Tips for Teachers on Helping Their Student with Autism.
Teachers play an important role in any child’s life. When comes to teaching a child with autism, the focus is often on providing structure and educating the child. What teachers need to remember is that a child with autism is still a child, and they want to be able to play and have fun. This can often be a motivating factor as well, which can be used to help make breakthroughs in ABA therapy goals.
While not all activities are appropriate for a child with autism to take part in, there are a number of great activities that they can take part in that encourages peer interaction and will help them acquire social skills.
Children in elementary school can benefit greatly from song. Even if the child is unable to communicate with words, he or she can learn to hum or play a simple instrument. Song can also provide children with autism a sensory stimulation outlet. Follow the leader can also be a wonderful tool for helping them focus their attention and improve socialization.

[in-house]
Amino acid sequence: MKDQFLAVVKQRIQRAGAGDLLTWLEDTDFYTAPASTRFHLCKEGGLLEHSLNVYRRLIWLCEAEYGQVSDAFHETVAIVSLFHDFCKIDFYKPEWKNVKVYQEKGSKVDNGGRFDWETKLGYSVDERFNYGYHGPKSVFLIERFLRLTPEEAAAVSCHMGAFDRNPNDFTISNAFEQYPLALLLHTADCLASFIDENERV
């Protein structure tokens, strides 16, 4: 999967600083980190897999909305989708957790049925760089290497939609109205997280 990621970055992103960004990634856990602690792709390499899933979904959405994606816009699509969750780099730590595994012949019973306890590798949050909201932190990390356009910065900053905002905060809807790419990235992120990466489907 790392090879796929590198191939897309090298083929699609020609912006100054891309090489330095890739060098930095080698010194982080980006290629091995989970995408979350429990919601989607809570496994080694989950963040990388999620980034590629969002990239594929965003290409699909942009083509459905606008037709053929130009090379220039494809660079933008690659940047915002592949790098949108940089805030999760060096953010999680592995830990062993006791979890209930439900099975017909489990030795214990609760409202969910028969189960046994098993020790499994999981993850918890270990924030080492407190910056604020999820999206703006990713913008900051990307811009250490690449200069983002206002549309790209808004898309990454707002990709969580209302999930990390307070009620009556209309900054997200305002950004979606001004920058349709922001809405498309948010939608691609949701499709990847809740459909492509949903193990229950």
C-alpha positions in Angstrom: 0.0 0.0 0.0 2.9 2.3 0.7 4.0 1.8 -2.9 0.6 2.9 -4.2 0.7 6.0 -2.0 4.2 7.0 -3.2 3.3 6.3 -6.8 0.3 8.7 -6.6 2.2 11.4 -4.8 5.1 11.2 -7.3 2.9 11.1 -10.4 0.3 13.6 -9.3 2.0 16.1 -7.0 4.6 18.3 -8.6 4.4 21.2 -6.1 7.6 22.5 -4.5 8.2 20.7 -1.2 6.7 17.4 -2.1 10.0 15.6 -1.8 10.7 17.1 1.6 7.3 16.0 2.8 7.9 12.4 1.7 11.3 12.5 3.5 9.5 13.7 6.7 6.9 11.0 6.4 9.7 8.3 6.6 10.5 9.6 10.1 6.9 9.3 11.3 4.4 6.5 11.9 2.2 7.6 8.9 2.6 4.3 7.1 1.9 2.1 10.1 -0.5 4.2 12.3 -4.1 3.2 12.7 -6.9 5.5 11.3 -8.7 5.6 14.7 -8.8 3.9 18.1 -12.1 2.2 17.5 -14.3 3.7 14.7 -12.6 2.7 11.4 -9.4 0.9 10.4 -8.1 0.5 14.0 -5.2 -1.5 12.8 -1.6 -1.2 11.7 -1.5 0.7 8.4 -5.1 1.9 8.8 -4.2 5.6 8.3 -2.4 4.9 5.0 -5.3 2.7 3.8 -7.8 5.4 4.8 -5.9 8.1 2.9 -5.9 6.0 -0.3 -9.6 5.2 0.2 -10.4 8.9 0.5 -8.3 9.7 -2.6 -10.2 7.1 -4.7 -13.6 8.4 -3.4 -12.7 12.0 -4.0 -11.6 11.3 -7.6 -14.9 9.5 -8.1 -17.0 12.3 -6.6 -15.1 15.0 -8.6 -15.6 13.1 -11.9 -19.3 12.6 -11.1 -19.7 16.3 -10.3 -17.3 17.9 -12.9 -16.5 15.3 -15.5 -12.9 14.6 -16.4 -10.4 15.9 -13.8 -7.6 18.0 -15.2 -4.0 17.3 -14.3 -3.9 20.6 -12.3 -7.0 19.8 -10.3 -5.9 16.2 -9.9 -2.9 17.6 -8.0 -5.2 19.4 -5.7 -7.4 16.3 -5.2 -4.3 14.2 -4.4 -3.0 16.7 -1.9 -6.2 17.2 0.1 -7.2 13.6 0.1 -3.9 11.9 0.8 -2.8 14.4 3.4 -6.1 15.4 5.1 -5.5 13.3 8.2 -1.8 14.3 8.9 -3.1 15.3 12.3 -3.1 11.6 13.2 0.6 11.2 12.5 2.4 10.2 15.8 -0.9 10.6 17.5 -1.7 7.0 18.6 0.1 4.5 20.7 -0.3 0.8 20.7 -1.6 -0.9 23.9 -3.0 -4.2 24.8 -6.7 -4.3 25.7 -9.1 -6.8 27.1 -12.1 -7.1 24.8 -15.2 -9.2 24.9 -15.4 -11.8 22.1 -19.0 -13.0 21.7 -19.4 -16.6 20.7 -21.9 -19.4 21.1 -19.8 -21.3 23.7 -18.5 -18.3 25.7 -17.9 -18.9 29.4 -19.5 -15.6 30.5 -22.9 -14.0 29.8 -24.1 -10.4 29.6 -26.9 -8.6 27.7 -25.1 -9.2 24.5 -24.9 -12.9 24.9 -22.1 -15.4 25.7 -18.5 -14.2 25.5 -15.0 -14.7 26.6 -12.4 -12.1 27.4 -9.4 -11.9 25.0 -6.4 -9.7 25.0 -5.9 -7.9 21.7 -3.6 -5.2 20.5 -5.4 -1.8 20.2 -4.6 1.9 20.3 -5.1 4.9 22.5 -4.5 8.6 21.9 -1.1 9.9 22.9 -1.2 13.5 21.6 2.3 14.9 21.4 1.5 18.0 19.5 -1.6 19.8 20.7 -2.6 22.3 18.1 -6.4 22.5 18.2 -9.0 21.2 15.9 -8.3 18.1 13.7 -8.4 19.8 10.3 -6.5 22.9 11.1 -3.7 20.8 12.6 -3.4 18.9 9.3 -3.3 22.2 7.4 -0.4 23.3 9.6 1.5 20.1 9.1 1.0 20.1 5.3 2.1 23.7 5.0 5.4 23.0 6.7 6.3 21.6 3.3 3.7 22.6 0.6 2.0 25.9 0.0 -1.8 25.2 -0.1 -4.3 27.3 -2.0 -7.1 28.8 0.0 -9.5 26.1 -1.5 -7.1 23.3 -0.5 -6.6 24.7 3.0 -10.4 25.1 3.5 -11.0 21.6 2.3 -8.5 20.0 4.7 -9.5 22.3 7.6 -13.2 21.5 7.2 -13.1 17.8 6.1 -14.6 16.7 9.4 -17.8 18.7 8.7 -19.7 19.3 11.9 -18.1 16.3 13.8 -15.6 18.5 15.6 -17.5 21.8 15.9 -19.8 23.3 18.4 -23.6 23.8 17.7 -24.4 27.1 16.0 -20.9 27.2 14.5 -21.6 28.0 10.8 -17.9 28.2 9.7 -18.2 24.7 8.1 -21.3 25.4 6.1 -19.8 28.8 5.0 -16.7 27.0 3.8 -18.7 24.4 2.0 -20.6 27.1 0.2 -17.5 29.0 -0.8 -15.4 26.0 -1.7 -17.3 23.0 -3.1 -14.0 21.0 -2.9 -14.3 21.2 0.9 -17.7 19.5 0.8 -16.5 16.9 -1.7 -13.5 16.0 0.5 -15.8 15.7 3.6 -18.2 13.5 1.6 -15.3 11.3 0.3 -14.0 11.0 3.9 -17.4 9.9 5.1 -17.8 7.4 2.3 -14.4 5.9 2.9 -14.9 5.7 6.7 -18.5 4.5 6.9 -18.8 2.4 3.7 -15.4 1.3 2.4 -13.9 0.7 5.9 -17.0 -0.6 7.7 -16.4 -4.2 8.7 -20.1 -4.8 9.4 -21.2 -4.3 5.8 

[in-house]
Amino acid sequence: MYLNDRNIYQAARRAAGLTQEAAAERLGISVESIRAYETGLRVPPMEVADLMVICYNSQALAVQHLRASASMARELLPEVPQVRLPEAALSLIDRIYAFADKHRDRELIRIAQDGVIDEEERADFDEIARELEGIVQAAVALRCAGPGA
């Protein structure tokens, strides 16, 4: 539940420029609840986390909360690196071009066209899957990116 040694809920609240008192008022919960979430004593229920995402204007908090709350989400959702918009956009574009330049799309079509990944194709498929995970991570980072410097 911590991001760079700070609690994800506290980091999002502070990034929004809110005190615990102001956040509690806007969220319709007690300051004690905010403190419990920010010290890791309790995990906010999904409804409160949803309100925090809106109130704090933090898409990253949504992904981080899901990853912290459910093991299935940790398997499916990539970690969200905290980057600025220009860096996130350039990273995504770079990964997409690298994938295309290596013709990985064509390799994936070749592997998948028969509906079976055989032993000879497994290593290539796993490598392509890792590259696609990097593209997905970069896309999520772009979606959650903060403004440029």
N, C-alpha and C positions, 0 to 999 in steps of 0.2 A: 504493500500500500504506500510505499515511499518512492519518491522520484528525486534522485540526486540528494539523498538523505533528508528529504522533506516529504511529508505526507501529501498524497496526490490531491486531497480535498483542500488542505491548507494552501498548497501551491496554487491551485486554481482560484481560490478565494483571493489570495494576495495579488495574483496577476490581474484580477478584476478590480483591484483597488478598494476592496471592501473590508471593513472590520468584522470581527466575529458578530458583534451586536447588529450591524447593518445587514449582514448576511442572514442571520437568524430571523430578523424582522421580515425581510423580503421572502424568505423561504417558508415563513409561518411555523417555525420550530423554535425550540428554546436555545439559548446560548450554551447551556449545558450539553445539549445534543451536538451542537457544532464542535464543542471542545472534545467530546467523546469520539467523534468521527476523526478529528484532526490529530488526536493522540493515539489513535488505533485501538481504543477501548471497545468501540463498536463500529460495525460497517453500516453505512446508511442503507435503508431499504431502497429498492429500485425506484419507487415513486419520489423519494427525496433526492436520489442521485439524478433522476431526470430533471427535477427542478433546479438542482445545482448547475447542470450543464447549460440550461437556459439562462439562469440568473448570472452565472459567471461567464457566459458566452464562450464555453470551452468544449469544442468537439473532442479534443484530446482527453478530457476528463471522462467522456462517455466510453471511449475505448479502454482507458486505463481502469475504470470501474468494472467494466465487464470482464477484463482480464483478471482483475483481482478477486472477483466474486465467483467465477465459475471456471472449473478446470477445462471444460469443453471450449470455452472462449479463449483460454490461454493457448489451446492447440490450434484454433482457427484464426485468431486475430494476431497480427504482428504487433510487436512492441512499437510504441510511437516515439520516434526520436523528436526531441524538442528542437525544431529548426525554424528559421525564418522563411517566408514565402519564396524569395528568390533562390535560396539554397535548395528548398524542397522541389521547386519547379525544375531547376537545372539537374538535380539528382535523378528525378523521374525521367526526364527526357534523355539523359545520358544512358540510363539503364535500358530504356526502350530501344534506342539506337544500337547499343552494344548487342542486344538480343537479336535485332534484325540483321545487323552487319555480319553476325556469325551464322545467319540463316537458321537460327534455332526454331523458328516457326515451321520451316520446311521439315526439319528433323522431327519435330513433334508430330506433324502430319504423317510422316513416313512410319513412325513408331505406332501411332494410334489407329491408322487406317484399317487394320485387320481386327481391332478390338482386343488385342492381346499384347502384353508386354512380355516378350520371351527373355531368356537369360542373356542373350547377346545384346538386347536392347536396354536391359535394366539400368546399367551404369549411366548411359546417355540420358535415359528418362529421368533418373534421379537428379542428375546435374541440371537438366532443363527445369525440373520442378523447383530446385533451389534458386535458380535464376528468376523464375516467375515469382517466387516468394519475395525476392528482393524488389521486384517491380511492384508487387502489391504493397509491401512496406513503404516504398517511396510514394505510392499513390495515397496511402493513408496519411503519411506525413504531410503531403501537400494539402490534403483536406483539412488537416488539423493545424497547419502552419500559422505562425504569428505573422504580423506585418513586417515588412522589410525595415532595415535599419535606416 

The maturity of each child will have a direct impact on what games he or she will be able to participate in. There are a few key things to keep in mind when looking at ways to include your student with autism in play activities. Try to avoid games that require close physical contact with other kids. Pick games or activities that will focus on the strengths of student with autism. Ask them what they would like to learn or a game that will help them master a skill. For example, if a child with autism has a problem with yelling, encourage them to play something like hide and seek.
Sports are another concern for many teachers and parents. A child with autism can play sports, again choosing carefully is important. Sports that don’t require strong personal sensory stimulation such as golf or baseball may be a better option over football. This doesn’t mean that your child can’t play football if that is what they want. Getting coaches involved, talking to them about the strengths the child has can go a long way in effective coaching that will allow the child with autism to learn the sport and benefit from being part of a team.